This thing called life

This thing called life

Genetics to the rescue – hybrid mountain pygmy possums born on Mt. Buller

Researcher Dean Heinze with the cutest of endangered animals.

As good news stories goes, this is one of the best. Mountain pygmy possums are one of the most critically endangered species in Australia, and possibly the cutest. The recent genetic rescue of the Mt. Buller population has been achieved through translocation – releasing wild caught males from another population to introduce genetic diversity.

Last week this story made the news and was featured on the TV show Catalyst.

Unlike other pygmy possums, which live in forests and nest in the trees, the mountain pygmy possum lives under boulder fields high in the alps. Mountain pygmy possums do not like to emerge from their rocky enclaves, and will only do so voluntarily under dense shrub cover.

Ski field developments on Mt. Buller meant their natural habitat was highly fragmented by roads and ski runs which had been cleared of rocks. This was done before we knew that the possums were there: the population on Mt. Buller was not discovered until about 1996. Male possums were forced to cross roads and open ski runs to find mates, which exposed them to predation. With only a few males surviving each year, the Mt. Buller population became inbred and eventually succumbed to a severe genetic decline.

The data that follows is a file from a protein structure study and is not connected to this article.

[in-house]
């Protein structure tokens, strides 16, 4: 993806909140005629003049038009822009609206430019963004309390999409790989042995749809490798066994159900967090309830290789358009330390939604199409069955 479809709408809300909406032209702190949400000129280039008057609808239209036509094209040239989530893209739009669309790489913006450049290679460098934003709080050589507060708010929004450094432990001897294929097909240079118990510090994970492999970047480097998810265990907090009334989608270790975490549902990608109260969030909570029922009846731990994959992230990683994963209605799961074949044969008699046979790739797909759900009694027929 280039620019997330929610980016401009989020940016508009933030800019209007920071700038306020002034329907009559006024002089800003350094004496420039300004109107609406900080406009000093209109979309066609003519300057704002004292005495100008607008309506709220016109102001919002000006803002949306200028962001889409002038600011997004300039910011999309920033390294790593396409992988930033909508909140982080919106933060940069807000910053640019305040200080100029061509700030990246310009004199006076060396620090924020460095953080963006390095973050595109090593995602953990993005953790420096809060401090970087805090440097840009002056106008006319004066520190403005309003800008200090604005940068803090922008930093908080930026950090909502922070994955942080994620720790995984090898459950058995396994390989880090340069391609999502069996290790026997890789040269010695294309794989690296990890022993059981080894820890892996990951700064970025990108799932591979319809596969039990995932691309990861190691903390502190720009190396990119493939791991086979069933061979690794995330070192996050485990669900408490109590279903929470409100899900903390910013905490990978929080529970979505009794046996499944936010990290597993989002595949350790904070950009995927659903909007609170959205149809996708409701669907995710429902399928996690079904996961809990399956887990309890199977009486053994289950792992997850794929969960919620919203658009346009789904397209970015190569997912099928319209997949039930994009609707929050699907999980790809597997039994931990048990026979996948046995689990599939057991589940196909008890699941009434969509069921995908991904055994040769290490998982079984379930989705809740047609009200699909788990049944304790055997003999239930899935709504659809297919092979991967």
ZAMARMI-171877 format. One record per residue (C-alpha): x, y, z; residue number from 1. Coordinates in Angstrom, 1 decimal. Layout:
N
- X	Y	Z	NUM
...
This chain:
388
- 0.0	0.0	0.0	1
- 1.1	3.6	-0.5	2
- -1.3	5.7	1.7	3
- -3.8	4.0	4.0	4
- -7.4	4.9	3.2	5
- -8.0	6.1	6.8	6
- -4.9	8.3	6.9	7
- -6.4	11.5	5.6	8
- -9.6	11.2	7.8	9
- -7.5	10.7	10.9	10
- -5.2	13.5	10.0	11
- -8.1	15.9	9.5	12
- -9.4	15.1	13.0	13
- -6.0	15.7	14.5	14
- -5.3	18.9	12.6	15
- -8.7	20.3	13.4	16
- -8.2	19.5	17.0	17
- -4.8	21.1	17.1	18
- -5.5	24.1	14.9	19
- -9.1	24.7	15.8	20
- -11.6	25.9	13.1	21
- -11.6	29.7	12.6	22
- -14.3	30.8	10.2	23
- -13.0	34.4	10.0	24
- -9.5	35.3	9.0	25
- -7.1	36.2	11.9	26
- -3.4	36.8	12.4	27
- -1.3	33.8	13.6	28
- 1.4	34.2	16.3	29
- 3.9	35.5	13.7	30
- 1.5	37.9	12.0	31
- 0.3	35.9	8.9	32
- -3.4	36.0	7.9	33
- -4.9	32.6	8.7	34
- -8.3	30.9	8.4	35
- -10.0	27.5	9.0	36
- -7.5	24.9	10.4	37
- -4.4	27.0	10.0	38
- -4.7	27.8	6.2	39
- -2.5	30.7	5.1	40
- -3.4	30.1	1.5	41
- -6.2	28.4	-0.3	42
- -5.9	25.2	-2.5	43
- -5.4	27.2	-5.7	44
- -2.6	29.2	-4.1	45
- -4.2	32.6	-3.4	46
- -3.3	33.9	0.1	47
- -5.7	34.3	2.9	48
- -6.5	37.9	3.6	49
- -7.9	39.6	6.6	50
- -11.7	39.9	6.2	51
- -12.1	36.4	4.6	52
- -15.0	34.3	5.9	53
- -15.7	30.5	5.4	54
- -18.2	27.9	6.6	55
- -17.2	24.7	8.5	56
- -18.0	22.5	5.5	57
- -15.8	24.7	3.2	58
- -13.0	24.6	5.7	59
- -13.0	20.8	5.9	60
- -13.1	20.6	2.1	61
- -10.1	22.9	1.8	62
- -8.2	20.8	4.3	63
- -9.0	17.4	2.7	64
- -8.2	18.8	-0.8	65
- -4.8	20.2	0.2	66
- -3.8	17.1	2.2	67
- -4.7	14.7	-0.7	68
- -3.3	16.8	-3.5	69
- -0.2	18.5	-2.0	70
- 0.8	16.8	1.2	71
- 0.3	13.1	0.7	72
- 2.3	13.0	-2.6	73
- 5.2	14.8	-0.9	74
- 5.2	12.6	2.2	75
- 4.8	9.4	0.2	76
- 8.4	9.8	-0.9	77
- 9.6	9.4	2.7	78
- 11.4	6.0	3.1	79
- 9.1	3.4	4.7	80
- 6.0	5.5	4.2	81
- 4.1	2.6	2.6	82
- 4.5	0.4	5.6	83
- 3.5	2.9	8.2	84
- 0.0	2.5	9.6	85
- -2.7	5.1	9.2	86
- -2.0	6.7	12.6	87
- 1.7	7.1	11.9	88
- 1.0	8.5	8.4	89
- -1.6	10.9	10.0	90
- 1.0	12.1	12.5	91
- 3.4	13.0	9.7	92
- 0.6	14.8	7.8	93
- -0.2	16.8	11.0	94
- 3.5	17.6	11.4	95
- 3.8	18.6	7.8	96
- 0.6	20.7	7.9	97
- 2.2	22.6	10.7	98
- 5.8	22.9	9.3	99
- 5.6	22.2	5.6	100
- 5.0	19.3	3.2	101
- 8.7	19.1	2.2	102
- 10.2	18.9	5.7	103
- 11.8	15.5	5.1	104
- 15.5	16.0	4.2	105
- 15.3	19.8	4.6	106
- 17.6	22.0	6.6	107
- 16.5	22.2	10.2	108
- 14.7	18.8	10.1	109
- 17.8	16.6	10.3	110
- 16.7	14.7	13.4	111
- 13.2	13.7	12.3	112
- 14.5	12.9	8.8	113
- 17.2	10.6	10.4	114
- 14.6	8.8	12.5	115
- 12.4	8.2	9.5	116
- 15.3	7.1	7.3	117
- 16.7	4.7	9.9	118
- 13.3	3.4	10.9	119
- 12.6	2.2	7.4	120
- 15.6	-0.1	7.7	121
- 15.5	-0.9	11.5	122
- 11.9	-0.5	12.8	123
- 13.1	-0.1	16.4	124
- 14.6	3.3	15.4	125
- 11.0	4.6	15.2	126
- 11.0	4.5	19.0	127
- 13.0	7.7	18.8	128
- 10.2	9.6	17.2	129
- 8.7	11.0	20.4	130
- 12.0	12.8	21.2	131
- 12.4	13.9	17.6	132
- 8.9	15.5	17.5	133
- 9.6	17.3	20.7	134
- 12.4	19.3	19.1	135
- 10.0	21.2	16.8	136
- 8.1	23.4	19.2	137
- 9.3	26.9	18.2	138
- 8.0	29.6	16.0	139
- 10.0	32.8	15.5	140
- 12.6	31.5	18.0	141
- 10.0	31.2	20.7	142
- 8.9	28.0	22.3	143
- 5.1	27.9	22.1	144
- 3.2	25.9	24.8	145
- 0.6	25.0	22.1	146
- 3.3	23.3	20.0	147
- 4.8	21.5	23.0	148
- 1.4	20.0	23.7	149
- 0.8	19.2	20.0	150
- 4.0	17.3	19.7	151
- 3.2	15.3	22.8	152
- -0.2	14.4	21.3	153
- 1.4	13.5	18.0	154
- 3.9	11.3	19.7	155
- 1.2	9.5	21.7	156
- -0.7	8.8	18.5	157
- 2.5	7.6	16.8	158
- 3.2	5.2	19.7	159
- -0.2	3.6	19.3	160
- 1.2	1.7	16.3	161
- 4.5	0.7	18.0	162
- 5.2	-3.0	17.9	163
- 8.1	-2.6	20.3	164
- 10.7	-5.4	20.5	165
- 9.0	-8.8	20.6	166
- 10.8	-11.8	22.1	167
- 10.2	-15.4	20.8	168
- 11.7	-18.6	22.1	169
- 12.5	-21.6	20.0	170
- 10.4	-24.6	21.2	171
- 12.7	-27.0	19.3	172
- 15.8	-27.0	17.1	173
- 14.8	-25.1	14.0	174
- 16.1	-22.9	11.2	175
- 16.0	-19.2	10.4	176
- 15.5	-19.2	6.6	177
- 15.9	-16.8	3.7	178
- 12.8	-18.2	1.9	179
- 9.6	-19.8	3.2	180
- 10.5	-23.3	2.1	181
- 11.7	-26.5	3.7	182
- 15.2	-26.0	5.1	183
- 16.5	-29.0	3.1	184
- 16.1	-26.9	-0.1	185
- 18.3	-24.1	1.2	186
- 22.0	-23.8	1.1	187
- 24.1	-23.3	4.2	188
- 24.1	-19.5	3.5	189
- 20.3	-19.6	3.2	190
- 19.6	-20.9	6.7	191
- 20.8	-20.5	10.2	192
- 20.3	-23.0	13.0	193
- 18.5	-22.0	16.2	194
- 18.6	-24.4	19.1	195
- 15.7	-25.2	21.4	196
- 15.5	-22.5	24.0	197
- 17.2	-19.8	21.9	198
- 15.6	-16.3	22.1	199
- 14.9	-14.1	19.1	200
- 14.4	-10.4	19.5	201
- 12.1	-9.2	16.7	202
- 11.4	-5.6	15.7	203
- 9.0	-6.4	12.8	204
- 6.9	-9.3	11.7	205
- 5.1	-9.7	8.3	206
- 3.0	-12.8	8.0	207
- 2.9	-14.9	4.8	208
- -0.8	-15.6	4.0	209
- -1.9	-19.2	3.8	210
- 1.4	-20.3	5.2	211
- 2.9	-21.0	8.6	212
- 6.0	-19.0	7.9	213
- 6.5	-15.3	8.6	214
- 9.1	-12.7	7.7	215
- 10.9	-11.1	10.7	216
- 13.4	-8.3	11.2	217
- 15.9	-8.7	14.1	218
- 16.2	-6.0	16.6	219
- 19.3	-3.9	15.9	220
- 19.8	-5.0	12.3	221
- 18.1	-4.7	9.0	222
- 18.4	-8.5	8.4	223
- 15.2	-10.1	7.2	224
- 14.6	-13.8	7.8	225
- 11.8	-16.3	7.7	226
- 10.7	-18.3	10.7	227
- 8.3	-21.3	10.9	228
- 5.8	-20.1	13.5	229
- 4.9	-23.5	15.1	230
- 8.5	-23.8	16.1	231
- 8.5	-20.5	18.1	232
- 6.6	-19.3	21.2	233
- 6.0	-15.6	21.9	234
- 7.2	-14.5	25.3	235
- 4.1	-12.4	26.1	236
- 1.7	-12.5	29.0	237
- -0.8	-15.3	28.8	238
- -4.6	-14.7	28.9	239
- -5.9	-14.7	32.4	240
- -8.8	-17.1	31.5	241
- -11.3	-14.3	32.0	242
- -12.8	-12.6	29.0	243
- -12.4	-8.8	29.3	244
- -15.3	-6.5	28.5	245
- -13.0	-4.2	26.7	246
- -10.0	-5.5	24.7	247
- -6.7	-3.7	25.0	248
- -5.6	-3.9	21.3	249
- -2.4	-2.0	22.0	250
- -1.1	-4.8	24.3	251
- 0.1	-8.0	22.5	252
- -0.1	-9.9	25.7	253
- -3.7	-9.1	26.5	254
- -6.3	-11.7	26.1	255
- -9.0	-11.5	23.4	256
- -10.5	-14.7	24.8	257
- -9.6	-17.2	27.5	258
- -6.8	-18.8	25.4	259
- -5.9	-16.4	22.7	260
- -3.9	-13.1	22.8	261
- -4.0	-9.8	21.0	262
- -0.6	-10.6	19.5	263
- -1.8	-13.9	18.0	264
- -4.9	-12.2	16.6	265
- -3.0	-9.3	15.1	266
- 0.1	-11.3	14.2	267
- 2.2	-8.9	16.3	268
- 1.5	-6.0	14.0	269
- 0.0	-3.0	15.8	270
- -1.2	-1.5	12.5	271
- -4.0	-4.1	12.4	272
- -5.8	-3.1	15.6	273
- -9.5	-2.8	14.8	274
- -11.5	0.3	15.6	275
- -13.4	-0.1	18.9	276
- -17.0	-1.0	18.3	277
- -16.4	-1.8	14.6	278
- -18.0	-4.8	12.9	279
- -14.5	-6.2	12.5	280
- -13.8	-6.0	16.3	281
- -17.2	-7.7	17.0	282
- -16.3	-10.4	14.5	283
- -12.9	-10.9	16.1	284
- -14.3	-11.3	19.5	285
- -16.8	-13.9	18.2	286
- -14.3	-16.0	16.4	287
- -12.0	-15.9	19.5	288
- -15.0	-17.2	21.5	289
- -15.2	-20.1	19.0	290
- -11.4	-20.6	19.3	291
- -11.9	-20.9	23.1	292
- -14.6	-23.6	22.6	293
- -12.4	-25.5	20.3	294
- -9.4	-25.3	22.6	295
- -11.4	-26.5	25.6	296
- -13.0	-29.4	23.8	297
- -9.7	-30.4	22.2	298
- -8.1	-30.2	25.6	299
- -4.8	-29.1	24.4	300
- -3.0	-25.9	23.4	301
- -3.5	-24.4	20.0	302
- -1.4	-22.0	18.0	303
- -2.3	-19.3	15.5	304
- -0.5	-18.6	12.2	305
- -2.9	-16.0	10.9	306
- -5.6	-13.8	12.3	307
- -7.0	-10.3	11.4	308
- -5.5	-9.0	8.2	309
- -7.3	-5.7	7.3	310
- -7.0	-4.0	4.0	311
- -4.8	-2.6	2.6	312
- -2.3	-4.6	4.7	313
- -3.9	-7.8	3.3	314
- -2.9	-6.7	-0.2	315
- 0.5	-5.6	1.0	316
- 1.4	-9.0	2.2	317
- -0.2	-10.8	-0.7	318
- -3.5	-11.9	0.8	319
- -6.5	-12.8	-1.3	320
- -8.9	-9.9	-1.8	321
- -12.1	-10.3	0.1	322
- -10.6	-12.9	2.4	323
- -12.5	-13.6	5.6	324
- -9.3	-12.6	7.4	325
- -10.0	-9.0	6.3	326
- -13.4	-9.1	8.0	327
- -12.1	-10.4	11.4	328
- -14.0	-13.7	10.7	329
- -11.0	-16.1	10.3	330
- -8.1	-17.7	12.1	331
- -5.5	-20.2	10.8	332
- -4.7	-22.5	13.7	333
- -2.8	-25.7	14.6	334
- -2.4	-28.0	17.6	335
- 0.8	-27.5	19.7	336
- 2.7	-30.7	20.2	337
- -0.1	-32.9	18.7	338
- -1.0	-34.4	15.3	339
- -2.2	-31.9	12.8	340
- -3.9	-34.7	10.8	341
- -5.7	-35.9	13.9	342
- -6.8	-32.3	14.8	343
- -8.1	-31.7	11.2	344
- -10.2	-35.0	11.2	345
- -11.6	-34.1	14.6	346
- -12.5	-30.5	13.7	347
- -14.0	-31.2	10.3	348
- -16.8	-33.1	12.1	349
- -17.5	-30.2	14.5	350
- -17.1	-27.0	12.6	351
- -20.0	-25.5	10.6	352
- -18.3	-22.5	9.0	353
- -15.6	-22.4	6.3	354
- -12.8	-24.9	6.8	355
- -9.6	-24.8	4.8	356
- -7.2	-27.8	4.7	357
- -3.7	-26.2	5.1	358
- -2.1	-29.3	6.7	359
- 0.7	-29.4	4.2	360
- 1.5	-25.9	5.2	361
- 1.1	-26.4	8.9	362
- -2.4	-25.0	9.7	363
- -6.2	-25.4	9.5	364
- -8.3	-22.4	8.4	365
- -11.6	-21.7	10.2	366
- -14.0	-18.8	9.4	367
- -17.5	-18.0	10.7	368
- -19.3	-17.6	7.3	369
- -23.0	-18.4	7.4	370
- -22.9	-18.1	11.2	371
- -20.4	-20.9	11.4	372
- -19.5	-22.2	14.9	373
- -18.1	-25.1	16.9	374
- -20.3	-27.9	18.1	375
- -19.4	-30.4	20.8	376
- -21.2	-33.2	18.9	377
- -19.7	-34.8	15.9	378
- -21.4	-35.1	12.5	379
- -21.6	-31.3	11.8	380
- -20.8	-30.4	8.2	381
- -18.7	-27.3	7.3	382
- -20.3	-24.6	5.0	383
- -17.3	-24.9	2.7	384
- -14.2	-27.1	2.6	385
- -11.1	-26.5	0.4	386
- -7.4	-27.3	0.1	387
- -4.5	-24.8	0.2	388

Captive breeding was considered the best way to help the species recover. But breeding up enough animals to release into the wild proved difficult in practice, so in 2010 a few male possums from the healthy population at Mt. Hotham were introduced to Mt. Buller and two hybrid offspring were produced, proving that this strategy might be successful.
In September 2011, in time for the breeding season, six males from Mt. Hotham were released onto Mt. Buller, and when the young possums were trapped and tested for genetic markers, half of them were found to be hybrids.

In addition, the hybrid juveniles were 15% heavier at the end of summer than the possums whose parents were both from Mt. Buller. This extra weight may be critical to survival for a species that need to put on enough weight over summer to allow them to sleep through the winter.

Translocation, or the release of individuals from a distant location for the purpose of introducing new genes into a population, has not been tried before in Australia. Some scientists think that the mixing of genotypes in this way reduces the distinct characteristics of the populations involved, and should therefore be avoided. But when a population is clearly in decline in both fitness and numbers, there may be no other choice.

Well done to the brave researchers who have given the mountain pygmy possums of Mt. Buller another chance.

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